CSR is a problem of high complexity. In some cases, scientists may be unaware of some of the issues that have significant impacts on CSR and therefore reach the wrong conclusion that an experiment complies with CSR when it does not, as exposed in Añel (2017). Also, a researcher could decide to use a model based on judgements that have little to do with CSR from a scientific point of view, such as complying with the scientific method (Joppa et al., 2013). All this makes it necessary to consider a range of issues to comply with CSR in the design process and use of models (Añel, 2017), in particular for climate change models. Some of the issues are legal aspects of software distribution and intellectual property, which are usually unfamiliar to researchers. Recent examples have revealed some very low levels of CSR (Allison et al., 2018; Stodden et al., 2018). Steps are being taken to improve CSR, e.g. an increasing number of journals now have computer-code policies (Stodden et al., 2013; GMD Executive Editors, 2015; Nature, 2018) and recommendations have been made to ensure greater reproducibility of results (Wilson et al., 2017). They include maintaining appropriate documentation for the software, splitting the code into functions, submitting the code to DOI-issuing repositories, encouraging the participation of external collaborators, and making collaboration easy.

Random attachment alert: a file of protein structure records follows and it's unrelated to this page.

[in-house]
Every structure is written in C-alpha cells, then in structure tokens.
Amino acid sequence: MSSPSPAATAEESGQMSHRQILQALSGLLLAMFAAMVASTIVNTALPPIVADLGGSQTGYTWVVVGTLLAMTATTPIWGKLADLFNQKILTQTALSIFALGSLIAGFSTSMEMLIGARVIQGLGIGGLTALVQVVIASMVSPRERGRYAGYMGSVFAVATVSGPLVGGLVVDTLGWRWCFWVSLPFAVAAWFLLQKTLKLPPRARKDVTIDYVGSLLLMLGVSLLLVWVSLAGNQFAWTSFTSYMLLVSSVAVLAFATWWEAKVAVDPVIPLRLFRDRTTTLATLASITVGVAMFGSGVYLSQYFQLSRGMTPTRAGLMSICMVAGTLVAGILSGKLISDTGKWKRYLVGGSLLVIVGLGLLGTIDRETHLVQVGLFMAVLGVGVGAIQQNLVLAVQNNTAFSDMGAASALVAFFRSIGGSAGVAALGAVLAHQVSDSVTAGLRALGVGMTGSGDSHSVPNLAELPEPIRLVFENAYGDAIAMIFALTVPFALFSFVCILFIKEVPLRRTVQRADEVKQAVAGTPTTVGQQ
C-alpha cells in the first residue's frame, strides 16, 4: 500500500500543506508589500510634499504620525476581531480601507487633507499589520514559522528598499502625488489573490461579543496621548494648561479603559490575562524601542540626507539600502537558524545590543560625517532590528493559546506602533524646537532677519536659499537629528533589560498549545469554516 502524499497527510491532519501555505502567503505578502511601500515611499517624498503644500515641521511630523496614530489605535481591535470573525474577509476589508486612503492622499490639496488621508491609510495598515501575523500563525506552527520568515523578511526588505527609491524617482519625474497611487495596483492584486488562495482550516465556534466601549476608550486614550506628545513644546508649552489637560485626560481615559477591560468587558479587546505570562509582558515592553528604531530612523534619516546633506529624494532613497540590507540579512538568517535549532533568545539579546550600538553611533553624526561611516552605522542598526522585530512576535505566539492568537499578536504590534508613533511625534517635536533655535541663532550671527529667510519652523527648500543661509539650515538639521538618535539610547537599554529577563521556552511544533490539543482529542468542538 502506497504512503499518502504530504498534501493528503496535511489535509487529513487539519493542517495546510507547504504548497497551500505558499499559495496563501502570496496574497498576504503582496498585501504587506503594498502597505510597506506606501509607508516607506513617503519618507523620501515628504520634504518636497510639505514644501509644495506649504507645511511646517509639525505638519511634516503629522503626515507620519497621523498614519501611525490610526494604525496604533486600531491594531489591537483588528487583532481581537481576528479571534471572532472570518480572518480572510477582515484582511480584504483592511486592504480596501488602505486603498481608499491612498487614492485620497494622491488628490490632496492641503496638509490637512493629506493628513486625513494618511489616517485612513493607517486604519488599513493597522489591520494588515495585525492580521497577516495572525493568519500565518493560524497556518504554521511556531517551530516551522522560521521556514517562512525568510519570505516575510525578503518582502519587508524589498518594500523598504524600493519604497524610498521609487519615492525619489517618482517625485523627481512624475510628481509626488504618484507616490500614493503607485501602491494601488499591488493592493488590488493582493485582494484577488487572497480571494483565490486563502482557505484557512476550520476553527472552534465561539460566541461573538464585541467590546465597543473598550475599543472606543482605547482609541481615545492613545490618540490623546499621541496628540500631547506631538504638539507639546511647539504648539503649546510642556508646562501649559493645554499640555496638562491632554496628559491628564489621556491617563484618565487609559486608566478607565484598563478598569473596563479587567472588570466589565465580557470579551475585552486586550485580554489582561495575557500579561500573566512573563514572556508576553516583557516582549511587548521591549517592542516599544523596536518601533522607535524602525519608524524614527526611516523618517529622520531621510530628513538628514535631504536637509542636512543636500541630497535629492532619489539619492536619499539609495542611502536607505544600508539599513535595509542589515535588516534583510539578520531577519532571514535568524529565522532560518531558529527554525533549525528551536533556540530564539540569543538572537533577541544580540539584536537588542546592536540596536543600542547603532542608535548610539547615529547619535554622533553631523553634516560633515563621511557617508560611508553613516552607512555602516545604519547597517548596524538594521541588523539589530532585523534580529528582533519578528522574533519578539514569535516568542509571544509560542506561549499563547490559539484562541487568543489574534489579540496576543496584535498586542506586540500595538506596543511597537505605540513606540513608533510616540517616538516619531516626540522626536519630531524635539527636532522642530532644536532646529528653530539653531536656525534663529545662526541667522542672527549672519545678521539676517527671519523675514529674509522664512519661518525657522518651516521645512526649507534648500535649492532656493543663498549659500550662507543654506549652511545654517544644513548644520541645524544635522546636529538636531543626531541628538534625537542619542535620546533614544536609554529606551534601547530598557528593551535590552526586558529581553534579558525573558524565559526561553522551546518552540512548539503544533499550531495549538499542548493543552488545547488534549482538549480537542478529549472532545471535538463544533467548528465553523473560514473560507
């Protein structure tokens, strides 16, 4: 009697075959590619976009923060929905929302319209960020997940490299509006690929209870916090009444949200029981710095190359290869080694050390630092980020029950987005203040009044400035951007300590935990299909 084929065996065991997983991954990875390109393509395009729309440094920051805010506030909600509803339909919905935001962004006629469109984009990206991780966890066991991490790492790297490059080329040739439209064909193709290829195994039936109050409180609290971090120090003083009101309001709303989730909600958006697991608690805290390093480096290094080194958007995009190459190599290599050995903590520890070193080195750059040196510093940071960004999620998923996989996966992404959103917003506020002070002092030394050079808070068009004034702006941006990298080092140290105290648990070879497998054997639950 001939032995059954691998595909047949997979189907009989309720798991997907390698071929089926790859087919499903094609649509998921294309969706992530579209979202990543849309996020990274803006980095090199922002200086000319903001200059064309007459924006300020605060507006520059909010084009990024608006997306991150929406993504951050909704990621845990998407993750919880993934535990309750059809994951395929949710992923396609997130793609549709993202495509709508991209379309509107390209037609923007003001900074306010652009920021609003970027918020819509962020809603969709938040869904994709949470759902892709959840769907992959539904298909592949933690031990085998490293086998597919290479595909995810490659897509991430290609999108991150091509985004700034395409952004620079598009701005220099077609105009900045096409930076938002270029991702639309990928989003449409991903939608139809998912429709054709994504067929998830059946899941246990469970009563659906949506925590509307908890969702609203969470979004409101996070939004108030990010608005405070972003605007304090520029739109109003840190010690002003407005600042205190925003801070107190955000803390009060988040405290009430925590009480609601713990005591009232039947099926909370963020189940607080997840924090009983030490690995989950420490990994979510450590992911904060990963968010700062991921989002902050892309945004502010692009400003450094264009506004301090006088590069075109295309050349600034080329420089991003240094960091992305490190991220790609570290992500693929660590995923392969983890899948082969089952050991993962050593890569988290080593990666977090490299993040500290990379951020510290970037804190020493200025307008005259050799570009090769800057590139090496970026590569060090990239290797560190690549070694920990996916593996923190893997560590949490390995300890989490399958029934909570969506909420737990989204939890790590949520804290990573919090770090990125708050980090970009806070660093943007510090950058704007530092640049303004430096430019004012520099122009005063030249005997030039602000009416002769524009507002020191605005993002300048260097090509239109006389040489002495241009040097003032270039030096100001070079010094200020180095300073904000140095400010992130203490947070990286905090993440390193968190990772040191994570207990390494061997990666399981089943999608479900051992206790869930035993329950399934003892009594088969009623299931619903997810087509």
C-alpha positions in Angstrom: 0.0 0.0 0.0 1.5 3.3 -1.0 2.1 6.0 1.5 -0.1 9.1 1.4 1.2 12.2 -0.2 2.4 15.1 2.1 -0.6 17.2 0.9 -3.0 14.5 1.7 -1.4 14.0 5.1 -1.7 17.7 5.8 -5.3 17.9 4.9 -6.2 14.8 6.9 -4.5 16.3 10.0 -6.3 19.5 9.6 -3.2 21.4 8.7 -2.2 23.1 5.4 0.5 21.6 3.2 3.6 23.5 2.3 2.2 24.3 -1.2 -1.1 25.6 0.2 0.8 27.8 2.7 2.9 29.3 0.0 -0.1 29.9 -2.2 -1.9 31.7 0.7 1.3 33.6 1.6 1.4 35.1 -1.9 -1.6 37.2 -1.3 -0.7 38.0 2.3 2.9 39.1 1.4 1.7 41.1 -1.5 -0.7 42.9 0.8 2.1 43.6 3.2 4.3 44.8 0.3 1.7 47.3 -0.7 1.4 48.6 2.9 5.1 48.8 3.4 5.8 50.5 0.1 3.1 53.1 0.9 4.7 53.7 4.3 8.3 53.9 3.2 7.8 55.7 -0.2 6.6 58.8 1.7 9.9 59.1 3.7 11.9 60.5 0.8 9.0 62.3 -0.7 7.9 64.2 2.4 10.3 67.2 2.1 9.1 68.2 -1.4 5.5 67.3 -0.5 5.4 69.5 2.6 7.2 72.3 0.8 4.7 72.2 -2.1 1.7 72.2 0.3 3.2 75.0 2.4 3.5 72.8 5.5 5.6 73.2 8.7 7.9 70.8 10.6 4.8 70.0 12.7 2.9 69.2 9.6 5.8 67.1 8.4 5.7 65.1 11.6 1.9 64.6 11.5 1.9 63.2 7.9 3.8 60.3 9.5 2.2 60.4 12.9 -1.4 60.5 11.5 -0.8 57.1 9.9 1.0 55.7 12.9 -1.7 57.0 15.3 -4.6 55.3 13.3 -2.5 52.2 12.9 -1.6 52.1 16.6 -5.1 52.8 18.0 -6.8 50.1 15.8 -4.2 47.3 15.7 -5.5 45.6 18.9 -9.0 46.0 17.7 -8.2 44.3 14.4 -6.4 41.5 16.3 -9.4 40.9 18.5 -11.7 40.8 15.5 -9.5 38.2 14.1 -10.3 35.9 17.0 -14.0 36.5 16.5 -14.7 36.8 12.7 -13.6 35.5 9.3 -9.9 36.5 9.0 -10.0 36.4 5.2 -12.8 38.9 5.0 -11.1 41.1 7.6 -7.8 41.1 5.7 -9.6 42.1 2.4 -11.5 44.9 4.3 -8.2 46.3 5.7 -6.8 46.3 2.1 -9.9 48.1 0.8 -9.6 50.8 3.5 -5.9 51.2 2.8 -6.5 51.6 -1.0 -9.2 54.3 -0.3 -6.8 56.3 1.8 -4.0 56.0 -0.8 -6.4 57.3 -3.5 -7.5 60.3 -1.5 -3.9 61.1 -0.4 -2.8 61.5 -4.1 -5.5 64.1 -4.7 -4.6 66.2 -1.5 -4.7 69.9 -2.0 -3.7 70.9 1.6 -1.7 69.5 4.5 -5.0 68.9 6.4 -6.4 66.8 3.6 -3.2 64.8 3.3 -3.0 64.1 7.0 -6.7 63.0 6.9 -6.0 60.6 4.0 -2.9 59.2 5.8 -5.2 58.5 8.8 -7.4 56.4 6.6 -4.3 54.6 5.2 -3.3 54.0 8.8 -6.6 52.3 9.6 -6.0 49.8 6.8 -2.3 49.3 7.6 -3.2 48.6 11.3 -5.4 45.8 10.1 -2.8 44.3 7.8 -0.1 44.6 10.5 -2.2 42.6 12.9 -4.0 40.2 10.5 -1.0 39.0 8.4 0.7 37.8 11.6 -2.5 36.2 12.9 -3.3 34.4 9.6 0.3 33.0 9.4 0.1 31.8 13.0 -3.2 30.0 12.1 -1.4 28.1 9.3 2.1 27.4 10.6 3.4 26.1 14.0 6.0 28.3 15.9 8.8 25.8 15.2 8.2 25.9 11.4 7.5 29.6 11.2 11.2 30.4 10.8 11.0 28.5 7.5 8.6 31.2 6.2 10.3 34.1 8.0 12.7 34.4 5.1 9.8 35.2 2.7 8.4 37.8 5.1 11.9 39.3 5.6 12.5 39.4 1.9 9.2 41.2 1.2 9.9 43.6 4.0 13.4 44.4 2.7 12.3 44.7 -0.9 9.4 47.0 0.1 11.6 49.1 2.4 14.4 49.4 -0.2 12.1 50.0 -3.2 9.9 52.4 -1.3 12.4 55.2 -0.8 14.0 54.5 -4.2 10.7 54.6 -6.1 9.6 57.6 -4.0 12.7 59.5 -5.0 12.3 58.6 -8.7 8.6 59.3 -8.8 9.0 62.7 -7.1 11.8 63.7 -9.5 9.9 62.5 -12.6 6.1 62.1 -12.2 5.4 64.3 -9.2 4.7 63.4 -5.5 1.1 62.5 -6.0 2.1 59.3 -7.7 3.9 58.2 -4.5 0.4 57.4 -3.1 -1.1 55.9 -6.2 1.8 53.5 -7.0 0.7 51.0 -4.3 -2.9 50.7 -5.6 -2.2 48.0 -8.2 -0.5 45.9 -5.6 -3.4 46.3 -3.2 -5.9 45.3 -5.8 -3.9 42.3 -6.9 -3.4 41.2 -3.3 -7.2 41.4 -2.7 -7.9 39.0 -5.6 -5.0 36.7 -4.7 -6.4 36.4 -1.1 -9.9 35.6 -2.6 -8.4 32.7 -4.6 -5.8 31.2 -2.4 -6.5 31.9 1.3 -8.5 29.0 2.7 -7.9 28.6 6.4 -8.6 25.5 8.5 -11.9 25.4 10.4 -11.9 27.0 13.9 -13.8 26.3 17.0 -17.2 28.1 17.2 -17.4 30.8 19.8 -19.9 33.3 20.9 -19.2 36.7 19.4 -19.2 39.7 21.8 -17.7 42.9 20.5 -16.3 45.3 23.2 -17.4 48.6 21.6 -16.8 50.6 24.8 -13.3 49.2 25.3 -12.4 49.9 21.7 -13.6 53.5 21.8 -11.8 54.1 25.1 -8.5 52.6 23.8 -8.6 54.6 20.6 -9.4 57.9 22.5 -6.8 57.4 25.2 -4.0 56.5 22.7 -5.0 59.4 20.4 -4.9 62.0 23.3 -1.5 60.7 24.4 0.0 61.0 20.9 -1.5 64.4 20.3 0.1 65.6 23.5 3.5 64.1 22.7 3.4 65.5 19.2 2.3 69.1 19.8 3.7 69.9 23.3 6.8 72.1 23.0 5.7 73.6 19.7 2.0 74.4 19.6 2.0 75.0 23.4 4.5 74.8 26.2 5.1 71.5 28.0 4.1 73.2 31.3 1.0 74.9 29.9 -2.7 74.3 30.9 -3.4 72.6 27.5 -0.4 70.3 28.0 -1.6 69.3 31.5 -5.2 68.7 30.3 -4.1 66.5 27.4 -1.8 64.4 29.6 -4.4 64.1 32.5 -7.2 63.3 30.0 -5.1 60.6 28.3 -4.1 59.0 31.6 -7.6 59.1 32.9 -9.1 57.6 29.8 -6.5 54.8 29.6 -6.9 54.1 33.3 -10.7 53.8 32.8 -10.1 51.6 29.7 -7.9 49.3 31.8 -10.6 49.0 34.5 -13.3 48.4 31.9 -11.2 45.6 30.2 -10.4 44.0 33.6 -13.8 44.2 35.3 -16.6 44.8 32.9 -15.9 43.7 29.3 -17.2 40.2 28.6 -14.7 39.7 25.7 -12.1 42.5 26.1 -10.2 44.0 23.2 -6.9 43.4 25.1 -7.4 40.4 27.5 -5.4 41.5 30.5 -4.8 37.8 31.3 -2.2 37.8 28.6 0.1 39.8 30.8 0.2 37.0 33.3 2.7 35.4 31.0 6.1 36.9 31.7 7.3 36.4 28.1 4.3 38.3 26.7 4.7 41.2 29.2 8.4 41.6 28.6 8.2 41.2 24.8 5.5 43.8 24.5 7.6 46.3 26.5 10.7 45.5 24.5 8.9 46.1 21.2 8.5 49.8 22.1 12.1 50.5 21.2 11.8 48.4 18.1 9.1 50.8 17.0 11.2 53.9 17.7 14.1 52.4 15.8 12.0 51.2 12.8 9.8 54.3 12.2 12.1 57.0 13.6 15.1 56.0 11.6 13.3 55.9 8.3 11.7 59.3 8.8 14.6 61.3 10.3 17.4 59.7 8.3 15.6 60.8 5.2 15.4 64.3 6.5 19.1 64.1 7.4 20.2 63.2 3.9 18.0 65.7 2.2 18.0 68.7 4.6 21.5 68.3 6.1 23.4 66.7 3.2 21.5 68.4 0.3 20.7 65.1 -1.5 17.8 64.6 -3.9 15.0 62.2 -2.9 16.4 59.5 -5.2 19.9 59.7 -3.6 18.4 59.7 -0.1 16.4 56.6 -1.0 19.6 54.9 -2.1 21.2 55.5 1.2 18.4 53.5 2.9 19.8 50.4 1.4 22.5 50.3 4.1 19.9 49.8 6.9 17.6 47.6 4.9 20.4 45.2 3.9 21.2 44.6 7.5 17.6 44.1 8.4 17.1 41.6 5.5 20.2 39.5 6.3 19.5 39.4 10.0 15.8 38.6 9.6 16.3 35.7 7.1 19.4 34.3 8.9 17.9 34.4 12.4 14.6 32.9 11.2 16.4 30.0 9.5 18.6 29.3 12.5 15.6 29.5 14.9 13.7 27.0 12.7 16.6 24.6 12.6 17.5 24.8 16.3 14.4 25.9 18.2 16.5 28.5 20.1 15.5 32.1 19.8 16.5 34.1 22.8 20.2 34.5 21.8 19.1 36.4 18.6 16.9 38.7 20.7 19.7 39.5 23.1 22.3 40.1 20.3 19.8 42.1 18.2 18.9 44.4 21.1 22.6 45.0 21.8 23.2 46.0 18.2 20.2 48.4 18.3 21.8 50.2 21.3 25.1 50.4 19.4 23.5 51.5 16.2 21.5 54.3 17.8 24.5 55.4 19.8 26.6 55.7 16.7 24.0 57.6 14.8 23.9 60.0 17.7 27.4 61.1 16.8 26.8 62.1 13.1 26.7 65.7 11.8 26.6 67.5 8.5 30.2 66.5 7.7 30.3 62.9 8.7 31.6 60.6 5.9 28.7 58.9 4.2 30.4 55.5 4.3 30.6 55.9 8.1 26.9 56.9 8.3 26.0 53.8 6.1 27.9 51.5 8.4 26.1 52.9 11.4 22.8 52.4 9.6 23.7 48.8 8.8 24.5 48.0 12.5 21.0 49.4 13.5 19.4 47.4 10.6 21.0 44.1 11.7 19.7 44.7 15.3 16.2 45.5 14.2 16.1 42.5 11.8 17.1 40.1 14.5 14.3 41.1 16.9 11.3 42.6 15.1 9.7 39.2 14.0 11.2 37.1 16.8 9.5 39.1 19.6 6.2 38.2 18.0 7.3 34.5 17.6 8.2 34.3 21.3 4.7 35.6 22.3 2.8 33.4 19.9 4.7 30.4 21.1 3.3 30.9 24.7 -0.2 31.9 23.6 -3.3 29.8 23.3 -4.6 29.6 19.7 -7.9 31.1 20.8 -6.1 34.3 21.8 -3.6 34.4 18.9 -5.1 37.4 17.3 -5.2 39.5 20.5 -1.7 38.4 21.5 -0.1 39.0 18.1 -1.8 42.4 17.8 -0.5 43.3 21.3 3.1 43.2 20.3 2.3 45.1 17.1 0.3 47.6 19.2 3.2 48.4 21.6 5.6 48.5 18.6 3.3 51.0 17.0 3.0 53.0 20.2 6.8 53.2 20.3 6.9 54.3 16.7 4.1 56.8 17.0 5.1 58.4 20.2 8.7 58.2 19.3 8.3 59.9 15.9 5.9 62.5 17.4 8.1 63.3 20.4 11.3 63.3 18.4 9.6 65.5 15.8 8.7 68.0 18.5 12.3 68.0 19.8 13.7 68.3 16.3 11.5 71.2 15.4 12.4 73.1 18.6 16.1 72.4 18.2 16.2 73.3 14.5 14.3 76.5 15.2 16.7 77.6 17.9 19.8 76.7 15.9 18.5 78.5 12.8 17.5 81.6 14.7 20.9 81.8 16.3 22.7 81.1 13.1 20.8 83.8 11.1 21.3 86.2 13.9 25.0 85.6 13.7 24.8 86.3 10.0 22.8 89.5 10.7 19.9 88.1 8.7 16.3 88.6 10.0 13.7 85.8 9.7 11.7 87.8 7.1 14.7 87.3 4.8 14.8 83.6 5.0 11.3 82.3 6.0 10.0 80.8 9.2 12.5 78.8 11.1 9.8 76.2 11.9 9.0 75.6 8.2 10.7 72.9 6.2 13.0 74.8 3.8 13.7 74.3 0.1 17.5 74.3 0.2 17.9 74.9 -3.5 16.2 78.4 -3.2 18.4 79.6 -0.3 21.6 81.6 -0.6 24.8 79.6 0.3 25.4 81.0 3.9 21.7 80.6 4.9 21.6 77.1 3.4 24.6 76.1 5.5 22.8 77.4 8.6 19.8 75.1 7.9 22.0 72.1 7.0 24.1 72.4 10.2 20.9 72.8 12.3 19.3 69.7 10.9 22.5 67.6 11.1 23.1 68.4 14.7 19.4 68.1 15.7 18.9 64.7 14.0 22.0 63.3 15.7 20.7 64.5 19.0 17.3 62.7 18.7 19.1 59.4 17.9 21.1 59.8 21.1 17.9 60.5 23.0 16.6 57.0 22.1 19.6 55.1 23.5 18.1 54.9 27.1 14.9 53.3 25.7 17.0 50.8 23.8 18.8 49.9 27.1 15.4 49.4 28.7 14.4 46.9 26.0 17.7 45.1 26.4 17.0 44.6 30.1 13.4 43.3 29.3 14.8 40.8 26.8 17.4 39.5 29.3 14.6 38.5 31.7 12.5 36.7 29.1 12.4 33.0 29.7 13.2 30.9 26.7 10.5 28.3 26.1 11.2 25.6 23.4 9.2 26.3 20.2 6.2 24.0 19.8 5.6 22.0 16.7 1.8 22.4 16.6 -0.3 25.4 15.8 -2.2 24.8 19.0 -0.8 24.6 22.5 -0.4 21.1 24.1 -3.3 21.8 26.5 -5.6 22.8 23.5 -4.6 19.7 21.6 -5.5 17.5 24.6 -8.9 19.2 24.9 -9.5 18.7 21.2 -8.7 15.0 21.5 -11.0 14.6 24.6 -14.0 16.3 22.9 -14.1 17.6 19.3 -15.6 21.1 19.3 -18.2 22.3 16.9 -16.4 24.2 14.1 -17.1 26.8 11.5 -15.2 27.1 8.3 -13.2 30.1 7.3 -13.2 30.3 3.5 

The study of climate change relies heavily on the use of large computer simulations with geoscientific models of varying levels of complexity. In projects involving the intercomparison of climate models, and in some research papers, it has become increasingly common to provide details of the simulations performed. These details include initial configurations, which are generally clear, accessible, and formalised in related outputs with digital object identifiers (DOIs) (e.g. Eyring et al., 2016; Morgenstern et al., 2017). However, it is somewhat perplexing that the code for the underlying models is not always made available. At best they are shared informally using links to repositories without any security regarding long-term availability or access, or via email addresses by which it is claimed that the code will be delivered after contact. Especially in a field where heated debates occasionally arise following the publication of results, it seems odd that this core element of the research is not made more widely accessible.